Kleos in the iliad

Etymology[ edit ] According to Gregory NagyKleos is a noun, derived from the verb kluein, which means 'hear'. For this, the person craving immortality—a condition proper only to the gods and antithetical to human existence—was totally reliant on poets and poetry.

Kleos in the iliad

More specifically, we are talking about Greek heroes or tragic heroes; some of you may already know that those two things are one in the same. To understand the Greek hero and, more importantly, kleos, we must first understand the Greek song culture and the role that lyrical poetry, specifically Homeric poetry, played in the lives of classical men and women.

Hero worship in ancient Greece was a cultural staple, and lyrical poetry was the medium through which stories of heroic myths were passed down through generations. The ancient Greeks would have understood the tales of Achilles, hero of The Iliad, or Odysseus, the namesake of The Odyssey, in the same way that the stories of Jesus Christ are known by much of Western civilization.

Moving on… So epic poetry was told, retold, and passed through the generations in the days of ancient Greece. It became something of a common thread within the ancient Hellenic society.

Kleos in the Iliad When we consider the Hero in ancient Greek culture, we must forget our notion of what a hero is. The ancient Greek concept of a . Homer's ''Iliad'' makes important use of the Greek concept of kleos, and you can see how much you know about kleos' place in the epic through this. Free Essay: Kleos in the Iliad When we consider the Hero in ancient Greek culture, we must forget our notion of what a hero is. The ancient Greek concept of.

For while Greece shared a common land mass, language, and religion, it was not one country. The tradition of reciting the Homeric epics and retelling the tales of Achilles, Agamemnon and Odysseus would have been a shared cultural tradition through all of Greece-from Athens to Sparta, Crete to Corinth.

That sounds all well and good. There are certainly worse ways spend an evening. Remember, we were talking about the tragic hero and his, or her, pursuit of kleos. So, first things first.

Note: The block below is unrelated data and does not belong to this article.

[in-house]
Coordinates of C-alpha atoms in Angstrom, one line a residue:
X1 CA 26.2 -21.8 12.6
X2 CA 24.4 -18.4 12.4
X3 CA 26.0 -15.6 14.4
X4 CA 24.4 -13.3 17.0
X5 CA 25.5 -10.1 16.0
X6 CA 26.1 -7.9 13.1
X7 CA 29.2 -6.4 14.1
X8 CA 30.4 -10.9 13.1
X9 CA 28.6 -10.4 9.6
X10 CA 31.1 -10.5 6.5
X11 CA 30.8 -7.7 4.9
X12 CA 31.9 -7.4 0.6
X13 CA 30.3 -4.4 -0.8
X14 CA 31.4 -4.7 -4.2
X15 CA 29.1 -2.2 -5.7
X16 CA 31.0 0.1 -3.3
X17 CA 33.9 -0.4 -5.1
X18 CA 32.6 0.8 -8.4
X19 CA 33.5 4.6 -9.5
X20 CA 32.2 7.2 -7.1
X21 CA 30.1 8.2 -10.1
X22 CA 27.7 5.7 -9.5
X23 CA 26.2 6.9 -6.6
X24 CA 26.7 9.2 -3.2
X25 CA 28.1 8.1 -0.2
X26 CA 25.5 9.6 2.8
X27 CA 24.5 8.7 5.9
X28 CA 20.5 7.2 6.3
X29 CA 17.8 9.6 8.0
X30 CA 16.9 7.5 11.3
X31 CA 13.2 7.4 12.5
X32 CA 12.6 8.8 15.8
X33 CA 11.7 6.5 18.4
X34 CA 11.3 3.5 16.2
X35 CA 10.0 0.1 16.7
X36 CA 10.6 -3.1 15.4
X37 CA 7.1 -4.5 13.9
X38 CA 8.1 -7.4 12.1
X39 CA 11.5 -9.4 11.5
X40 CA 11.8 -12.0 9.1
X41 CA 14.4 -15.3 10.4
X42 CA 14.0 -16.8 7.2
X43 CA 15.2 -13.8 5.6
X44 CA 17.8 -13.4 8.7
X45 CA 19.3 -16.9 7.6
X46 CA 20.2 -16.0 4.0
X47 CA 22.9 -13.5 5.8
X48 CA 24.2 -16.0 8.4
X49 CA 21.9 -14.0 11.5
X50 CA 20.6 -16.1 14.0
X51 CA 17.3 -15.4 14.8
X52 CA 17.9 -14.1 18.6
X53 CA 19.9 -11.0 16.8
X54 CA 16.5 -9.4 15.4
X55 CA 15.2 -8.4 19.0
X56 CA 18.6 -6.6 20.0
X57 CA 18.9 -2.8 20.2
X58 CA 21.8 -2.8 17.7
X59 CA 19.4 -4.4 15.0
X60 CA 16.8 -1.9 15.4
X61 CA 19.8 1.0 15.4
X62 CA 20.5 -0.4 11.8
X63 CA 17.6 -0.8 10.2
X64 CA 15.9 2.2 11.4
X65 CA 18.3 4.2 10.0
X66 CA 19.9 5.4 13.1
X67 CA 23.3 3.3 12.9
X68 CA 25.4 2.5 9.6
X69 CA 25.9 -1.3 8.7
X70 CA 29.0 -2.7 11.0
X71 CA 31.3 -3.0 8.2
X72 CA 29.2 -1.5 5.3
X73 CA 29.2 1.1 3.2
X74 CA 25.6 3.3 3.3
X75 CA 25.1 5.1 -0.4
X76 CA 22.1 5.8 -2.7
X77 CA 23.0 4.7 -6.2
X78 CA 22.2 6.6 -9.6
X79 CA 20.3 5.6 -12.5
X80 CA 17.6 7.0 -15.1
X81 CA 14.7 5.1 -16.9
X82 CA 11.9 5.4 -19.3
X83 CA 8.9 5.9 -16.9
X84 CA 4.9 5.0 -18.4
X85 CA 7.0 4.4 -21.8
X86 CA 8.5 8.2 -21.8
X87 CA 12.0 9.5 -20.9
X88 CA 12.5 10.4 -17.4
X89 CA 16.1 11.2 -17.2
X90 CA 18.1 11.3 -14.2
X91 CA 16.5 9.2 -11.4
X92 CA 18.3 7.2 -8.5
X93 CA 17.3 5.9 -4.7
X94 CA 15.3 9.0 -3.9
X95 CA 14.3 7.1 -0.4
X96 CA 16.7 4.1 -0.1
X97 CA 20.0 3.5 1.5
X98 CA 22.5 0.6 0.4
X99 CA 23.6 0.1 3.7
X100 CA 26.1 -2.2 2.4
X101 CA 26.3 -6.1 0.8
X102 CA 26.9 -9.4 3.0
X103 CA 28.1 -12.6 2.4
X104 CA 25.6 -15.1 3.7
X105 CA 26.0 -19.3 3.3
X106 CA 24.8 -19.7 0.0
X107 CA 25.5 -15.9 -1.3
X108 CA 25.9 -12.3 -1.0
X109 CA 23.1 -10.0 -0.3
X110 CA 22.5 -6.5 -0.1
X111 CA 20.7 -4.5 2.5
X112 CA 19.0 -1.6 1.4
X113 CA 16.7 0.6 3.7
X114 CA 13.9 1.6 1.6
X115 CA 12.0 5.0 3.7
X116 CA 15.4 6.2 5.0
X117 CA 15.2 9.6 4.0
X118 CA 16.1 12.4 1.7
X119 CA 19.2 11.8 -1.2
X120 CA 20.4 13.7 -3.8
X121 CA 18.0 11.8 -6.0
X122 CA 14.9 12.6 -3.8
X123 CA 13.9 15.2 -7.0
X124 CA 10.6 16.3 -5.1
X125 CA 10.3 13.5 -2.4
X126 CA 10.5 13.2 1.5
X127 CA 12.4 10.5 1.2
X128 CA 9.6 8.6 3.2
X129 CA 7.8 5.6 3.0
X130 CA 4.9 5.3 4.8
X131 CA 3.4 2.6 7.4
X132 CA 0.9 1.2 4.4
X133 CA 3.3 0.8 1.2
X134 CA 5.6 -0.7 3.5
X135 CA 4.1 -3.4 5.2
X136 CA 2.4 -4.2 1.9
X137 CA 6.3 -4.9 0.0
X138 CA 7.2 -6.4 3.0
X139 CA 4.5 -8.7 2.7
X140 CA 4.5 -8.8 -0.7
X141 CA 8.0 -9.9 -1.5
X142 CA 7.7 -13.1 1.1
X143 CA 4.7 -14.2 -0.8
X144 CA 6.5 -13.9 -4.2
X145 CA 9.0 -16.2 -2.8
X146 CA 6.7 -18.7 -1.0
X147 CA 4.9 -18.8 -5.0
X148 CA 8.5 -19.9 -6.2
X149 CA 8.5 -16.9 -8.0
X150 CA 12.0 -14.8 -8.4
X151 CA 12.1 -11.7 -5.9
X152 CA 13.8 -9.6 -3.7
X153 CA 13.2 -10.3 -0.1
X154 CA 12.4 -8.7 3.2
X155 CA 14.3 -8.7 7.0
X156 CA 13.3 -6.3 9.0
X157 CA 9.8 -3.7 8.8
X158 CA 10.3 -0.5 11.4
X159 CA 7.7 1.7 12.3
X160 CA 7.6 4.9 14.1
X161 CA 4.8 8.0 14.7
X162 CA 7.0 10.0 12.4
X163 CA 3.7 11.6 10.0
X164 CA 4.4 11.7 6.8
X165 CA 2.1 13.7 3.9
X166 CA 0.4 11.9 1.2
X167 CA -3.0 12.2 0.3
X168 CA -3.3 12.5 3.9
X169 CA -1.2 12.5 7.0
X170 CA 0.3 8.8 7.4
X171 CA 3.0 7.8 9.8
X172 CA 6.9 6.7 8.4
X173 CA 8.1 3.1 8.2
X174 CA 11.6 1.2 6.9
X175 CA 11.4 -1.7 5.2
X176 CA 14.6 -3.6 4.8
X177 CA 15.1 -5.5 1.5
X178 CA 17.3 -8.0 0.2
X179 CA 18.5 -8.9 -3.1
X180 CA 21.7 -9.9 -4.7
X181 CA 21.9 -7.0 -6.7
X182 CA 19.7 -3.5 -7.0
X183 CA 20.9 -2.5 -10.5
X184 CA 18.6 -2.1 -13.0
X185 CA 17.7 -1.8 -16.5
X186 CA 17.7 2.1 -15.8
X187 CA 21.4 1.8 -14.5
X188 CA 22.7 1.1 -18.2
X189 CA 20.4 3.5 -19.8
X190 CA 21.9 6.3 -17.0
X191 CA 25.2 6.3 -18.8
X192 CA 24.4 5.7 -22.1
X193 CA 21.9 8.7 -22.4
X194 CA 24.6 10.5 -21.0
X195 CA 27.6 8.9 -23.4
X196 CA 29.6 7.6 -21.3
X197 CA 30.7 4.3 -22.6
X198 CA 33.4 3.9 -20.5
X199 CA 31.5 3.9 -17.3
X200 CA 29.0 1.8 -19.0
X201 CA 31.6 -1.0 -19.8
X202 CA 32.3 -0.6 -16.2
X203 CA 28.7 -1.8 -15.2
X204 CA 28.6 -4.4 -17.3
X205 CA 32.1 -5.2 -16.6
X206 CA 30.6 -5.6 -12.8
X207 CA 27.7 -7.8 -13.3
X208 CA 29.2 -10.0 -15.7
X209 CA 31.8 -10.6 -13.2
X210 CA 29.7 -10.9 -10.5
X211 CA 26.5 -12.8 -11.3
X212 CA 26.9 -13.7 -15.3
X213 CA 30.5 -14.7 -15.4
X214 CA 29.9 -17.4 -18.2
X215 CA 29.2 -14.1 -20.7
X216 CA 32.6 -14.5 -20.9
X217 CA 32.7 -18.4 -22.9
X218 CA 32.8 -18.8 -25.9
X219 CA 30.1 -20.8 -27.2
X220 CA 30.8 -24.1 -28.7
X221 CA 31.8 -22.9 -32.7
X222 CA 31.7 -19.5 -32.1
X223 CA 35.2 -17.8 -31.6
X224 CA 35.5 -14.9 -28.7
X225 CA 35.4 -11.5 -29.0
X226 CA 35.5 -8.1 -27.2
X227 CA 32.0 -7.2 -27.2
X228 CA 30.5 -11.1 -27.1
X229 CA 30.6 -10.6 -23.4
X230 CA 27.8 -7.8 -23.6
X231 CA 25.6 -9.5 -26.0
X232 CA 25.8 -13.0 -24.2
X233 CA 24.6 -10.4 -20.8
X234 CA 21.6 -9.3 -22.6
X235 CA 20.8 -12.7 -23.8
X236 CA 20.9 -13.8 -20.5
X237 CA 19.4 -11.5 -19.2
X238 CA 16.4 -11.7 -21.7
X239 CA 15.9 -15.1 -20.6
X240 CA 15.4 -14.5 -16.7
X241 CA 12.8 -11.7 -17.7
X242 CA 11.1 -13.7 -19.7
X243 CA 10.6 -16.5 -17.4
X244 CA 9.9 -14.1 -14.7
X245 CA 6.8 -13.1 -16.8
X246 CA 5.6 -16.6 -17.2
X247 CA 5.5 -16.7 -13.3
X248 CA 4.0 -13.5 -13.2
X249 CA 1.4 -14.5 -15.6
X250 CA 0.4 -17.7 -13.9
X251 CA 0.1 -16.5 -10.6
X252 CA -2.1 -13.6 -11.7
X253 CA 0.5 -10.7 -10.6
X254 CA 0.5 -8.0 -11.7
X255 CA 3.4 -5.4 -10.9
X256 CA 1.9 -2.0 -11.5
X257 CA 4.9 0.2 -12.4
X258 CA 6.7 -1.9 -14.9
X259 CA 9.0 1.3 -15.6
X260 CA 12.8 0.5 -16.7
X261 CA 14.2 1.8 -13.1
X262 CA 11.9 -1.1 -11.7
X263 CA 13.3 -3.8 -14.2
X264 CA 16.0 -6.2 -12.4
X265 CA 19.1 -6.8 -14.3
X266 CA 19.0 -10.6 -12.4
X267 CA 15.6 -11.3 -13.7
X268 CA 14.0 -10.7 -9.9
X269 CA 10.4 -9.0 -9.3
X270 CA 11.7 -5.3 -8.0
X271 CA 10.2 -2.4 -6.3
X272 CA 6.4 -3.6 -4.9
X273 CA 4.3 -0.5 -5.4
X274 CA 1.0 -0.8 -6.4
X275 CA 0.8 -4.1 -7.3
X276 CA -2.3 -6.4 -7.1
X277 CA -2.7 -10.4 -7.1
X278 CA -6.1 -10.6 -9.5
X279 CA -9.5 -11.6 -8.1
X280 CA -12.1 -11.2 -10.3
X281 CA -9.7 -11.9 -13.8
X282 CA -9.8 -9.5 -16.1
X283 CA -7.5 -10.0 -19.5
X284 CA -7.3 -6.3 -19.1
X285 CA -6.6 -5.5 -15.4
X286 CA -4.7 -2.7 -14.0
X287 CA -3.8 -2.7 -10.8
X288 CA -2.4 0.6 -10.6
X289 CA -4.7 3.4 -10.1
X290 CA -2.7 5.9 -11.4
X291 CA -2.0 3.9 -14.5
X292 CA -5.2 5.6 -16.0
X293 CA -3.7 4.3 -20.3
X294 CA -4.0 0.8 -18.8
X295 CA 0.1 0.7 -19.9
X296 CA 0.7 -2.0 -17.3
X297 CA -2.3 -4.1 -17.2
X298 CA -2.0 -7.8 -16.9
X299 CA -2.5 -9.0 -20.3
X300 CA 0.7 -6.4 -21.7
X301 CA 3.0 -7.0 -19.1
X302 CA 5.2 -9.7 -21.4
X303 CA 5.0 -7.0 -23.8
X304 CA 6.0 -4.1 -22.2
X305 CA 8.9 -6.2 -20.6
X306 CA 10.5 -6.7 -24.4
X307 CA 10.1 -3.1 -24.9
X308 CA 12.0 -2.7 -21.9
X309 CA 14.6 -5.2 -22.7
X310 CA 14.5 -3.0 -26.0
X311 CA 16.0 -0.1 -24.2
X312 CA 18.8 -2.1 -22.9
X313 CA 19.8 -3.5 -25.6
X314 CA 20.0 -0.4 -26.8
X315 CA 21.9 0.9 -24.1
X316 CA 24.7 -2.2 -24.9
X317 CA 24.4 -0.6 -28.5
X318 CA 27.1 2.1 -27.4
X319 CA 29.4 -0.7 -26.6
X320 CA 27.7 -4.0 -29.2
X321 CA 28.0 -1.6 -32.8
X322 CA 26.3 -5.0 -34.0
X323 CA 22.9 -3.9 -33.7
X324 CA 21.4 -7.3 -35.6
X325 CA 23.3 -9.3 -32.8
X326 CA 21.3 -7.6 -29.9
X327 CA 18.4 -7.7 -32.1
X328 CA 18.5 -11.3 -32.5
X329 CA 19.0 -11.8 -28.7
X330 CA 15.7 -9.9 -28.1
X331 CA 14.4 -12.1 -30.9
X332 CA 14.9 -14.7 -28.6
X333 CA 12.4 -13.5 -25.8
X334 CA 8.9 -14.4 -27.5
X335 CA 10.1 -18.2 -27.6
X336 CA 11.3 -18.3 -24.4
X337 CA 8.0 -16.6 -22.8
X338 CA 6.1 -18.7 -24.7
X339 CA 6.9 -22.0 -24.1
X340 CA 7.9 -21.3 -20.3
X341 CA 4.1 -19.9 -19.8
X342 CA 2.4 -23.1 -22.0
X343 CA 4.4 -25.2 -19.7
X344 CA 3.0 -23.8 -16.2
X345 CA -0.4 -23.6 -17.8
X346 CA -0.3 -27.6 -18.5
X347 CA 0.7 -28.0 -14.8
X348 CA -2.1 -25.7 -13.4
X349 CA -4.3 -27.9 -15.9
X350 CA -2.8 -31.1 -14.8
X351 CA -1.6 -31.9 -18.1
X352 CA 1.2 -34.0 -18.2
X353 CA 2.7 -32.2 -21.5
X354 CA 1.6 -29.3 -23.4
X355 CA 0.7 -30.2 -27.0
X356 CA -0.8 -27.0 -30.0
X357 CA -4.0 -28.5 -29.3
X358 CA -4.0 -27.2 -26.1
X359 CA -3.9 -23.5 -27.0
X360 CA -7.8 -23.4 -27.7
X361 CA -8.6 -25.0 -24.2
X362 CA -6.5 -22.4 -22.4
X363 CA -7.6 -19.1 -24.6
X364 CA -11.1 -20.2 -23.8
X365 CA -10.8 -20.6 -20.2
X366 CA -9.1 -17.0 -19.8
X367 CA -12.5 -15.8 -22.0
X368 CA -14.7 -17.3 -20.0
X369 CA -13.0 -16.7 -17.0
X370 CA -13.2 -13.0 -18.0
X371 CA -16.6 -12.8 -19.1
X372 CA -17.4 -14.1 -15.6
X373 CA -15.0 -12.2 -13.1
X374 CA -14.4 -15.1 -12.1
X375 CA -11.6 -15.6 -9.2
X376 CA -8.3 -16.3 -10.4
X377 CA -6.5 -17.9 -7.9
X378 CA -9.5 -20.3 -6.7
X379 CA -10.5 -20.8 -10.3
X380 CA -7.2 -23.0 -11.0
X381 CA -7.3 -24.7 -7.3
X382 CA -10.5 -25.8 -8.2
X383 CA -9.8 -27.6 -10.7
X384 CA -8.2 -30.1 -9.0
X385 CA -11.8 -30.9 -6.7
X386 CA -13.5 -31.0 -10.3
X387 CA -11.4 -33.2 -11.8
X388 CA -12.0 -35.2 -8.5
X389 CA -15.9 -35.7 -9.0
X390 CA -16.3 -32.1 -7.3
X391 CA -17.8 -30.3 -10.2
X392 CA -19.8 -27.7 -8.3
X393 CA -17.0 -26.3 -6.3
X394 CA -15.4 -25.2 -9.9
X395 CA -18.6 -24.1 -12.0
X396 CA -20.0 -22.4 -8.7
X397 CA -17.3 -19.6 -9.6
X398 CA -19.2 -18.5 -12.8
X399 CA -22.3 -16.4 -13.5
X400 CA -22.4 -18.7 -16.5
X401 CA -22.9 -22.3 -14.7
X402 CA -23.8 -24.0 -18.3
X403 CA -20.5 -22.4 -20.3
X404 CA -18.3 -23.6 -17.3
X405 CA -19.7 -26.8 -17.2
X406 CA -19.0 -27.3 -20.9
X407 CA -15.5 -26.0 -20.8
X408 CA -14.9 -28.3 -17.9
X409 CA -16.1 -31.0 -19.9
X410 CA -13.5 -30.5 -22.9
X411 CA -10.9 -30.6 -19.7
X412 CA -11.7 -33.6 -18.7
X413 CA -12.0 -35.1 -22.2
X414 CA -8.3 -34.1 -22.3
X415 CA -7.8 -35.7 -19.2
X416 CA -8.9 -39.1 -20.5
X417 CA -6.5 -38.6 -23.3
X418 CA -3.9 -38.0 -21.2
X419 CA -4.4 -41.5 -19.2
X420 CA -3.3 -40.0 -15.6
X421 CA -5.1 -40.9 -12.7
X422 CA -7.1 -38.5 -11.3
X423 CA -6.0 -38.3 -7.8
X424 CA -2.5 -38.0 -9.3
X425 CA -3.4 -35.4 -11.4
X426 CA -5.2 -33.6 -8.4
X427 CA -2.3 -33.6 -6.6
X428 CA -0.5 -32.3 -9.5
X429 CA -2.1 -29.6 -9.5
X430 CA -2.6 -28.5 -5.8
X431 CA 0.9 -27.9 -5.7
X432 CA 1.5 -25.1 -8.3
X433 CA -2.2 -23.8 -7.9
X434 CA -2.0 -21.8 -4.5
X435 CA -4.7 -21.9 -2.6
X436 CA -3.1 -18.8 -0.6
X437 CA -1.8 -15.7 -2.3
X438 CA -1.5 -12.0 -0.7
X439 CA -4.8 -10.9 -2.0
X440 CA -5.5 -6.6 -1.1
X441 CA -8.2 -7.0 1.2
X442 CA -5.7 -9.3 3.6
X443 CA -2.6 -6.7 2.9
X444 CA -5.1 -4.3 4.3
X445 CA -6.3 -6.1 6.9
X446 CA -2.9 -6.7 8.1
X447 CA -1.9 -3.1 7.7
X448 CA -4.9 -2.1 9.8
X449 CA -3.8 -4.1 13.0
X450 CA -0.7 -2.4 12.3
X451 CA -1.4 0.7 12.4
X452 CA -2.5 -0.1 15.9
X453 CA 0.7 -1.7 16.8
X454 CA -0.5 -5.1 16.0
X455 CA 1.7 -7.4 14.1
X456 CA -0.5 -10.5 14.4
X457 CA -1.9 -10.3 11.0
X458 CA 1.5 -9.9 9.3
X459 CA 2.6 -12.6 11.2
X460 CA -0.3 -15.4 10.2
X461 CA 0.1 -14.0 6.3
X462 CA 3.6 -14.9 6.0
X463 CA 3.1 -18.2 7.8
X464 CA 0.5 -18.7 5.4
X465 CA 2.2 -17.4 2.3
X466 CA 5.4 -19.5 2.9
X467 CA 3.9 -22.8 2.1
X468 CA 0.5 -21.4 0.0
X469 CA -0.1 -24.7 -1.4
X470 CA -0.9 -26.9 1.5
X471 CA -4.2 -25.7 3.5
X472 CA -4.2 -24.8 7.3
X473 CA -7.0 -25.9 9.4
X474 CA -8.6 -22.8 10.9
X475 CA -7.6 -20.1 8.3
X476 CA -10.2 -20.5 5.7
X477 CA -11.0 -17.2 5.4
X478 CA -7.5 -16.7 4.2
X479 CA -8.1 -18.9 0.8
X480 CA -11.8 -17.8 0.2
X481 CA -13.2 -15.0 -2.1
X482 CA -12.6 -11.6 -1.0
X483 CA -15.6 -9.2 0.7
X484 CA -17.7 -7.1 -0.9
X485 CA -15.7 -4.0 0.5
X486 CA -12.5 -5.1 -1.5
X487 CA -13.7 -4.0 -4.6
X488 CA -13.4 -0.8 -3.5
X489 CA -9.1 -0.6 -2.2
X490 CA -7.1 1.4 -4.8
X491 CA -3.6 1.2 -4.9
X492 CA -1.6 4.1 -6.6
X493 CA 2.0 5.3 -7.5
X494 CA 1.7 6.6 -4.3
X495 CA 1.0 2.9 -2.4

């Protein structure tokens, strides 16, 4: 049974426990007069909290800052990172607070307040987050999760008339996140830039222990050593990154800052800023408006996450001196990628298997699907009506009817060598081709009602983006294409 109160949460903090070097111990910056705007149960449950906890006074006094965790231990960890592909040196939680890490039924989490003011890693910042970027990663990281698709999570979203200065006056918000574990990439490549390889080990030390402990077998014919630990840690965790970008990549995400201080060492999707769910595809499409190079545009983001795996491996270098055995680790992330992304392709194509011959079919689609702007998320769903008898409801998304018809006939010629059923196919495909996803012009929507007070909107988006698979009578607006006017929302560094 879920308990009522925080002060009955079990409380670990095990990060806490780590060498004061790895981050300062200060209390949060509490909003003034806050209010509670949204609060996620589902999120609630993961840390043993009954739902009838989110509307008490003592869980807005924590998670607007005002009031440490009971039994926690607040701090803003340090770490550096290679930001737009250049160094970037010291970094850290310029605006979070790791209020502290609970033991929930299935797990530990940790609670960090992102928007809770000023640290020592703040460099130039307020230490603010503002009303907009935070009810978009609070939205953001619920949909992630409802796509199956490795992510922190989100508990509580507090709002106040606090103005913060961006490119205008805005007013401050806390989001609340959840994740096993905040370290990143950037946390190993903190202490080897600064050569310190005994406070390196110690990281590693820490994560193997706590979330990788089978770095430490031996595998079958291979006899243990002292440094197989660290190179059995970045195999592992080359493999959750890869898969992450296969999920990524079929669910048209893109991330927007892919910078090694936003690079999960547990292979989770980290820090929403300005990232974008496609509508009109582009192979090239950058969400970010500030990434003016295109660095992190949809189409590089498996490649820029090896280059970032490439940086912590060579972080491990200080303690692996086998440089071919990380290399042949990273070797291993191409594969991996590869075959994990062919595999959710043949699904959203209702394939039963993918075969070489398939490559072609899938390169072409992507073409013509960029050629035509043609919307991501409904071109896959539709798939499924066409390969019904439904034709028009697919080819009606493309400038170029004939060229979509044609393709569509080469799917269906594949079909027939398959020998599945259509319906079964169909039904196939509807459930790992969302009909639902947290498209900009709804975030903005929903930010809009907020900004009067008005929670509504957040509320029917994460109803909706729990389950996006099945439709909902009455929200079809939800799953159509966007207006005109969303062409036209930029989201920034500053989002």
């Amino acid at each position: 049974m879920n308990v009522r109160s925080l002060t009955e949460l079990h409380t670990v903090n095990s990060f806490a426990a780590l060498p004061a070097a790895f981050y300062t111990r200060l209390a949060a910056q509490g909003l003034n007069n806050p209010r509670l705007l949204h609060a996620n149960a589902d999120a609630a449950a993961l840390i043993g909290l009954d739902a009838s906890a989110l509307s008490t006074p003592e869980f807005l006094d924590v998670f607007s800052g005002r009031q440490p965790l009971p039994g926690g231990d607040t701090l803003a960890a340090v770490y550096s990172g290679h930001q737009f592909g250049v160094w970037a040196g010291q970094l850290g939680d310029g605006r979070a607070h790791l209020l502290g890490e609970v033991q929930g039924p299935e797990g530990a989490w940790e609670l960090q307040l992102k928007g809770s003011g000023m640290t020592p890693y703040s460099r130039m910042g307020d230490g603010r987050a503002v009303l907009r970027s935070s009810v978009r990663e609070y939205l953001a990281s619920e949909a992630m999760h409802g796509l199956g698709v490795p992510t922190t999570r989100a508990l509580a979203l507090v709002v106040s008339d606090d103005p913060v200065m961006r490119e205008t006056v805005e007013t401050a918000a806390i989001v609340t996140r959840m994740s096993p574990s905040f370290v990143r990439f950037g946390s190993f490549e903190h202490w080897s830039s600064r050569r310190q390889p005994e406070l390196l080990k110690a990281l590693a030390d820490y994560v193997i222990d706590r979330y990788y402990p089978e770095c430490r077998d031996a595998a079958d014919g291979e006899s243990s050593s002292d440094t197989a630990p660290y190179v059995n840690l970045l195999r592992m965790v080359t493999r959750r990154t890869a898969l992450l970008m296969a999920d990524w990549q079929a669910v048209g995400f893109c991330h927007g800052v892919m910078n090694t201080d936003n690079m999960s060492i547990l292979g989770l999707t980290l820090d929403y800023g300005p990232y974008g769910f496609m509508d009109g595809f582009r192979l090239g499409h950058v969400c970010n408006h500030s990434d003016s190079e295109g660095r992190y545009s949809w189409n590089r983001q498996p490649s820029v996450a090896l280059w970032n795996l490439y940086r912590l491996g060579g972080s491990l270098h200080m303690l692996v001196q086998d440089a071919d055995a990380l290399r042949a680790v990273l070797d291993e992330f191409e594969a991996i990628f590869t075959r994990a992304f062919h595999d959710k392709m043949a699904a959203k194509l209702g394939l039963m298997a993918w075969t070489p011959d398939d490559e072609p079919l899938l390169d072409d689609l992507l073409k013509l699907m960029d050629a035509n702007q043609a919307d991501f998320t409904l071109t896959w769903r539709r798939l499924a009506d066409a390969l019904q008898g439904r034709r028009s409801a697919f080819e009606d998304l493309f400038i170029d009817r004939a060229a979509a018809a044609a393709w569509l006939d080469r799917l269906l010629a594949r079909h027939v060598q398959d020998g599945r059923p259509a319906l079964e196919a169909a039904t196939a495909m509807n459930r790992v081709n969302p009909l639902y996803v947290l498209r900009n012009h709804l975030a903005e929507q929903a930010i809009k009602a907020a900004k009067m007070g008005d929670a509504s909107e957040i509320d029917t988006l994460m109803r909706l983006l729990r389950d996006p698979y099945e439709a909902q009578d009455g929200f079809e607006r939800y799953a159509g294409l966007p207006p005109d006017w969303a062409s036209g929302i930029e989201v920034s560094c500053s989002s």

The first thing we should recognize is that there is not an exact translation for kleos. Kleos was the glory that was achieved by Homeric heroes who died violent, dramatic deaths on the field of battle.

However, kleos also referred to the poem or song that conveys this heroic glory. The Iliad, therefore, is a type of kleos. It is the song of Achilles, the main hero of the epic who achieved eternal glory on the battlefields of Troy.

Another name for the city of Troy was Ilium. However, kleos is not just something that is handed to you. You have to pursue it, often at great personal sacrifice. If I stay here and fight, I will not return alive but my name will live for ever kleos: It is that all-important question for classical heroes.

Do they die young and gloriously, and have their names live on forever? Or do they live long, humble lives, but die as anonymous old men?

In book XI, Homer takes something of a detour to tell us about the little known hero, Iphidamas. Here is a man who is an ally to King Priam and the Trojans; he was one of the first warriors to take up arms against the Acheans the Greeks when they set sail for Troy.

He is also the first warrior to face King Agamemnon in battle. Agamemnon kills him and strips his armor from his body. So there the poor fellow lay and slept the sleep of bronze, killed in the defence of his fellow-citizens, far from his wedded wife.

Iphidamas is just one more dead soldier in a great war? Why do I bother to bring him up?

Kleos in the iliad

Given the choice to stay and live in newlywed bliss or go and fight the Greeks, Iphidamas does not hesitate to abandon his newlywed wife to fight and die in battle. Why does he do it? You guessed it, for kleos. Achilles makes a similar choice. He does this knowing full well that with the death of Hector will signal the coming of his own untimely demise.

He presses on nonetheless. Achilles will not be denied his glory. Why Do Heroes Need Kleos? Some of you might be wondering what exactly is wrong with these ancient warriors.

Achilles storms off towards his certain death when he could just as easily live a long life back home. Iphidamas leaves his loving wife, opting instead to die on the battlefield.

Kleos in the iliad

They did it for kleos, for glory. Why was glory so important that these men would forfeit their lives to achieve it? Now that really is the question.Kleos In The Iliad Kleos in the Iliad When we consider the Hero in ancient Greek culture, we must forget our notion of what a hero is.

The ancient Greek concept of a hero was different from our own culture's. Kleos in the Iliad When we consider the Hero in ancient Greek culture, we must forget our notion of what a hero is. The ancient Greek concept of a hero was different from our own culture's.

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The motivation for any Homeric Greek is glory, or "Kleos", that is to be honored and respected among their people. Kleos Kleos (κλέος, "glory, fame") is the concept of glory earned in heroic battle. [24] For most of the Greek invaders of Troy, notably Odysseus, kleos is earned in a victorious nostos (homecoming).

Kleos in the Iliad When we consider the Hero in ancient Greek culture, we must forget our notion of what a hero is.

The ancient Greek concept of a hero was different from our own culture's. Kleos in the Iliad When we consider the Hero in ancient Greek culture, we must forget our notion of what a hero is.

The ancient Greek concept of a . Homer's ''Iliad'' makes important use of the Greek concept of kleos, and you can see how much you know about kleos' place in the epic through this.

Kleos - Wikipedia